As MLB and TBS are sure to remind us about a million times over the next few weeks, there is, in fact, only one October. Should any NBA general managers happen to catch the commercials, they might actually serve as a useful reminder, because October means not only the baseball playoffs but also the last chance for teams to come to terms on contract extensions for players entering the fourth and final season of their rookie contracts. The deadline for these extensions is Oct. 31, just as the NBA season is tipping off.
Whether or not to extend a player is one of the more underrated major decisions front offices face. At worst, extensions can become millstones on the salary cap (see Steve Francis, who is still getting paid to complete the six-year extension he got from the Houston Rockets in the summer of 2002). On the other hand, allowing a player to go into the restricted free agent market can be dangerous, as the Atlanta Hawks found out the hard way with Josh Childress this summer.
Last fall marked an interesting shift in the extension market. Just six players signed extensions, and while that number wasn't low by itself (five extensions were signed by the unremarkable 2002 draft class), the fact that so many players preferred to test the market was surprising. Childress and teammate Josh Smith, Charlotte's Emeka Okafor, Chicago's Luol Deng and Ben Gordon, Golden State's Andris Biedrins and Philadelphia's Andre Iguodala passed on extensions and became the cream of this year's free-agent crop. For most of the players, that decision worked out, but Gordon continues to debate between playing this year for the Bulls' qualifying offer and trying free agency again next year (when he would be unrestricted) or signing a long-term deal below his expectation.
It will be interesting to see what impact, if any, last year's group has on the 2005 draft class as its players come up for extensions. So far, four players have come to terms on long-term deals. A handful of other first-round picks are ineligible, either because they've already hit free agency when their fourth-year contract options were declined or because they came to the NBA late or not at all. Here's a snapshot of the 2005 first round three years into the draftees' careers.
Pk Player WARP Notes
1 Andrew Bogut 17.7 Extension - 5/60
2 Marvin Williams 0.4
3 Deron Williams 22.1 Extension - 4/70
4 Chris Paul 52.9 Extension - 4/68
5 Raymond Felton 9.9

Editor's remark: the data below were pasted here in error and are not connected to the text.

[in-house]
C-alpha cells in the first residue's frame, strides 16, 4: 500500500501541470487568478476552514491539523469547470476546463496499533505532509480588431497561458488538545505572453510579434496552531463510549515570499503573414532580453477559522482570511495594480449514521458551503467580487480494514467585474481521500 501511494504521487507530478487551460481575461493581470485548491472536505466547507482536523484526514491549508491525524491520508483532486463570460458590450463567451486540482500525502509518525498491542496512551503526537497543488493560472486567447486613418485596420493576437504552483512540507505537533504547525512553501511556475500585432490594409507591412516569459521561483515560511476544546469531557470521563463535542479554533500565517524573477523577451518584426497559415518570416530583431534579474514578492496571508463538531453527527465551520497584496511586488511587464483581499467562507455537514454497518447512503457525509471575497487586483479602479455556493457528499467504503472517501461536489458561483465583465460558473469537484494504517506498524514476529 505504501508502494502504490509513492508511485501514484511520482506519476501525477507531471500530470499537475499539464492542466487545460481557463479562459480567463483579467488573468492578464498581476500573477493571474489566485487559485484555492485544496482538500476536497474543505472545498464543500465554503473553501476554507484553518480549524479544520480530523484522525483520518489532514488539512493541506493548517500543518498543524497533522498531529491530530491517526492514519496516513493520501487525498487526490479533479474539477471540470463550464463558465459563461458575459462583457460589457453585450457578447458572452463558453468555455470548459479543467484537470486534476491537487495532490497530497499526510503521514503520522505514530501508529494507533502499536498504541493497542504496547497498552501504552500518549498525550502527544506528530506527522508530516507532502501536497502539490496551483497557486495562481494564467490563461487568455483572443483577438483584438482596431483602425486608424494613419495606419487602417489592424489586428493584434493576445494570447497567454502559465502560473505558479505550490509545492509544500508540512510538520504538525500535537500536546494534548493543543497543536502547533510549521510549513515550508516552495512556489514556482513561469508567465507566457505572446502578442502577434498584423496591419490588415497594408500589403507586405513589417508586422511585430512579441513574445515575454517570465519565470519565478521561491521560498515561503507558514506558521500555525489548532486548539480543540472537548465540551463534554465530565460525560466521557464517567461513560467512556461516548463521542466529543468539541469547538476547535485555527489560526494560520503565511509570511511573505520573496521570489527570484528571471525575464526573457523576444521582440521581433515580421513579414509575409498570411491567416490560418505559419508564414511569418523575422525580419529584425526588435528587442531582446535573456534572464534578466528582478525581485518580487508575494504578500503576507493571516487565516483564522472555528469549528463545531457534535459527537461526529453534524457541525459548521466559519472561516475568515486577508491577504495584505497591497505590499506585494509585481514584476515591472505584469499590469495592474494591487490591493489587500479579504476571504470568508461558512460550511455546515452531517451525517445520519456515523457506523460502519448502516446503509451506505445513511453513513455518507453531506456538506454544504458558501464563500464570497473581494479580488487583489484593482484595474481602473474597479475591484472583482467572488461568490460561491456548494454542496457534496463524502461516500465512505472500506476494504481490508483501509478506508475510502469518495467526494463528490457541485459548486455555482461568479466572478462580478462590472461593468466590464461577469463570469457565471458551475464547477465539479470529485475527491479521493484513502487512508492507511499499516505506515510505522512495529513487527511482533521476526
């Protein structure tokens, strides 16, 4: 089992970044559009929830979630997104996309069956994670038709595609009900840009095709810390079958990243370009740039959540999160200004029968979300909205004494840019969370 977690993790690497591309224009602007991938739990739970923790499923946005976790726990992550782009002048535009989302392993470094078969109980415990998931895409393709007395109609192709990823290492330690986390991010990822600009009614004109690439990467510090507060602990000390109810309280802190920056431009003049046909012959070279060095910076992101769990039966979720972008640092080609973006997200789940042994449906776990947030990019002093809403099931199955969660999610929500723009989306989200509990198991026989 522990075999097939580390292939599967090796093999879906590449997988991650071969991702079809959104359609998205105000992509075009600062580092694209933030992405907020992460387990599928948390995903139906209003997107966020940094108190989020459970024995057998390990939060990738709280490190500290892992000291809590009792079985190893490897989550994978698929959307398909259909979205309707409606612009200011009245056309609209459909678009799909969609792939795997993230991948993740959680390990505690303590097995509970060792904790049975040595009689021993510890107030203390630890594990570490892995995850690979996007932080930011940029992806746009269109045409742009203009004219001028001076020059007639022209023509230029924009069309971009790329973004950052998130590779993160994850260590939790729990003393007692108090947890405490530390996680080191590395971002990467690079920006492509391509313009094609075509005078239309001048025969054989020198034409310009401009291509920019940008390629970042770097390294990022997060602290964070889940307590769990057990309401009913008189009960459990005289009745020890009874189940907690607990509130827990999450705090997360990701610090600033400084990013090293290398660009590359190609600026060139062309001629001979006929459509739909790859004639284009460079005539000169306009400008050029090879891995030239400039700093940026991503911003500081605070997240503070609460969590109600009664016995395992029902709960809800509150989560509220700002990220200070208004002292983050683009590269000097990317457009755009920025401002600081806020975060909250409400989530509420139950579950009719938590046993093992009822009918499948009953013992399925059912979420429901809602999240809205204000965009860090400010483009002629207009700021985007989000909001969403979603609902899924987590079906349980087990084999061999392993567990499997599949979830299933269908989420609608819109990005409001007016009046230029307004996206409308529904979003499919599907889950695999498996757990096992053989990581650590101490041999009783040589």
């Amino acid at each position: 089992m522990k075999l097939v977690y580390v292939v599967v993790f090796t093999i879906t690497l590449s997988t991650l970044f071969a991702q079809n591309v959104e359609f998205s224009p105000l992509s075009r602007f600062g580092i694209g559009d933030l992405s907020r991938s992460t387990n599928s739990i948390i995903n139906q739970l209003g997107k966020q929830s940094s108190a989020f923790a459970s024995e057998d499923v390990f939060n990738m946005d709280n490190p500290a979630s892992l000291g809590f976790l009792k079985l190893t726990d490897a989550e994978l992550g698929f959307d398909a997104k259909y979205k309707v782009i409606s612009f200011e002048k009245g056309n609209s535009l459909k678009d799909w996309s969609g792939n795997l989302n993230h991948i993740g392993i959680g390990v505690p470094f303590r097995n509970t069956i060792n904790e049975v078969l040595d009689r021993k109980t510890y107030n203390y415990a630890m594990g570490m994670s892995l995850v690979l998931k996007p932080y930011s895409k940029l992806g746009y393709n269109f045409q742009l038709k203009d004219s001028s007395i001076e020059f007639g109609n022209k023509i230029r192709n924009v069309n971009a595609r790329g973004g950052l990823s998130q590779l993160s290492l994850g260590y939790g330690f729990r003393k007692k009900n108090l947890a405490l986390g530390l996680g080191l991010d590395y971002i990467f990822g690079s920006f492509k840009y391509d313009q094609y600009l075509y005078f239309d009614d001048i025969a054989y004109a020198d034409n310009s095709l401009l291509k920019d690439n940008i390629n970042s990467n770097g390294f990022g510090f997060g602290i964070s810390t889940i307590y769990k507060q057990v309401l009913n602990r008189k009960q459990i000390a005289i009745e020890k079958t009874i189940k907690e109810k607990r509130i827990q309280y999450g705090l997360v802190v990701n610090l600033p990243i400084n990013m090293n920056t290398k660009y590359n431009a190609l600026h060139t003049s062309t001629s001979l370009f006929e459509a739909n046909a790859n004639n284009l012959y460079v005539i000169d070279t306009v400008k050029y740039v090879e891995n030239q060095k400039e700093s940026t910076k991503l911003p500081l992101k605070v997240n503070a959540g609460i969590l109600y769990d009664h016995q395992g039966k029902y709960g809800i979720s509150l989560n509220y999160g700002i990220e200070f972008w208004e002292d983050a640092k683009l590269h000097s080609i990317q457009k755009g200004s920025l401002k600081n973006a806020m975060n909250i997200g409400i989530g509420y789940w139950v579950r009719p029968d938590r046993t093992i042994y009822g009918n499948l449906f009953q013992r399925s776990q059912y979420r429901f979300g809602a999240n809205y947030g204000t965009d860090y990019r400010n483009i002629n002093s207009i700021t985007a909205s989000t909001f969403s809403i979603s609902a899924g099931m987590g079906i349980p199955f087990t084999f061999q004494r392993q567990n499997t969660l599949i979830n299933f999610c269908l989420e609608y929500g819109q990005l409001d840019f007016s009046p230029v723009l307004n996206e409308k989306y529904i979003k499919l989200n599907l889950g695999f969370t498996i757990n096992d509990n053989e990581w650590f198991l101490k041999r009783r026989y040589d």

6 Martell Webster -3.0
7 Charlie Villanueva 7.0
8 Channing Frye 2.9
9 Ike Diogu 2.9
10 Andrew Bynum 9.9
11 Fran Vazquez - Yet to come to NBA
12 Yaroslav Korolev -0.4 Option declined
13 Sean May 3.7
14 Rashad McCants -1.6
15 Antoine Wright -5.4 Option declined
16 Joey Graham -2.7
17 Danny Granger 11.8
18 Gerald Green -2.2 Option declined
19 Hakim Warrick 3.7
20 Julius Hodge 0.1 Option declined
21 Nate Robinson 4.1
22 Jarrett Jack 4.7
23 Francisco Garcia 3.7 Extension - 6/30
24 Luther Head 3.7
25 Johan Petro -2.3
26 Jason Maxiell 6.7
27 Linas Kleiza 0.5
28 Ian Mahinmi 0.2 Entering second season
29 Wayne Simien -0.5 Option declined
30 David Lee 18.3
Of the four players who have already signed, Chris Paul and Deron Williams fall into the no-brainer category. The only question was how many years they preferred on their new deal; both chose four years with the last year at their option. (As for why Paul's deal was reported at $68 million and Williams' at $70 million, I'm not exactly sure.)
The extension signed by Milwaukee's Andrew Bogut is more interesting. Bogut got a five-year deal with incentives that reportedly could push the value as high as $72.5 million depending on how well he develops. The deal is similar to those signed by the top big men from the 2004 draft class (Okafor and Biedrins), but I would consider Bogut slightly below them in value, so the Bucks may have been a bit generous.
Lastly, Sacramento's Francisco Garcia signed a five-year, $30-million deal that essentially gives him the mid-level exception. The money is acceptable, though the length of the contract--even with the last year a team option--is worrisome for a non-star player. I'm not entirely sure what the rush was in the Kings' minds to get Garcia signed for the long term.
Anyways, that leaves us with 19 players who are eligible to sign extensions during October. Here's how I rate their chances.
Danny Granger - Aside from the three players who have already signed lucrative extensions, Granger is the most accomplished player from the 2005 first round and a key part of the Pacers' foundation as they look to return to contention. The Indianapolis Star reported last week that Larry Bird would like to get an extension done, but that nothing is imminent at the moment. I suspect they'll get something completed in the same ballpark as Bogut's deal.
This group features the most interesting decisions over the next month. I wouldn't be surprised by either outcome.
Marvin Williams - While he's unlikely to ever make fans (or at least the media) forget the Hawks could have had Paul, Williams has developed into a solid starter. If he can develop range to the three-point line, his WARP is likely to shoot up in the next couple of seasons. Having lost Childress, the Hawks might be more likely to lock Williams up and keep him away from free agency.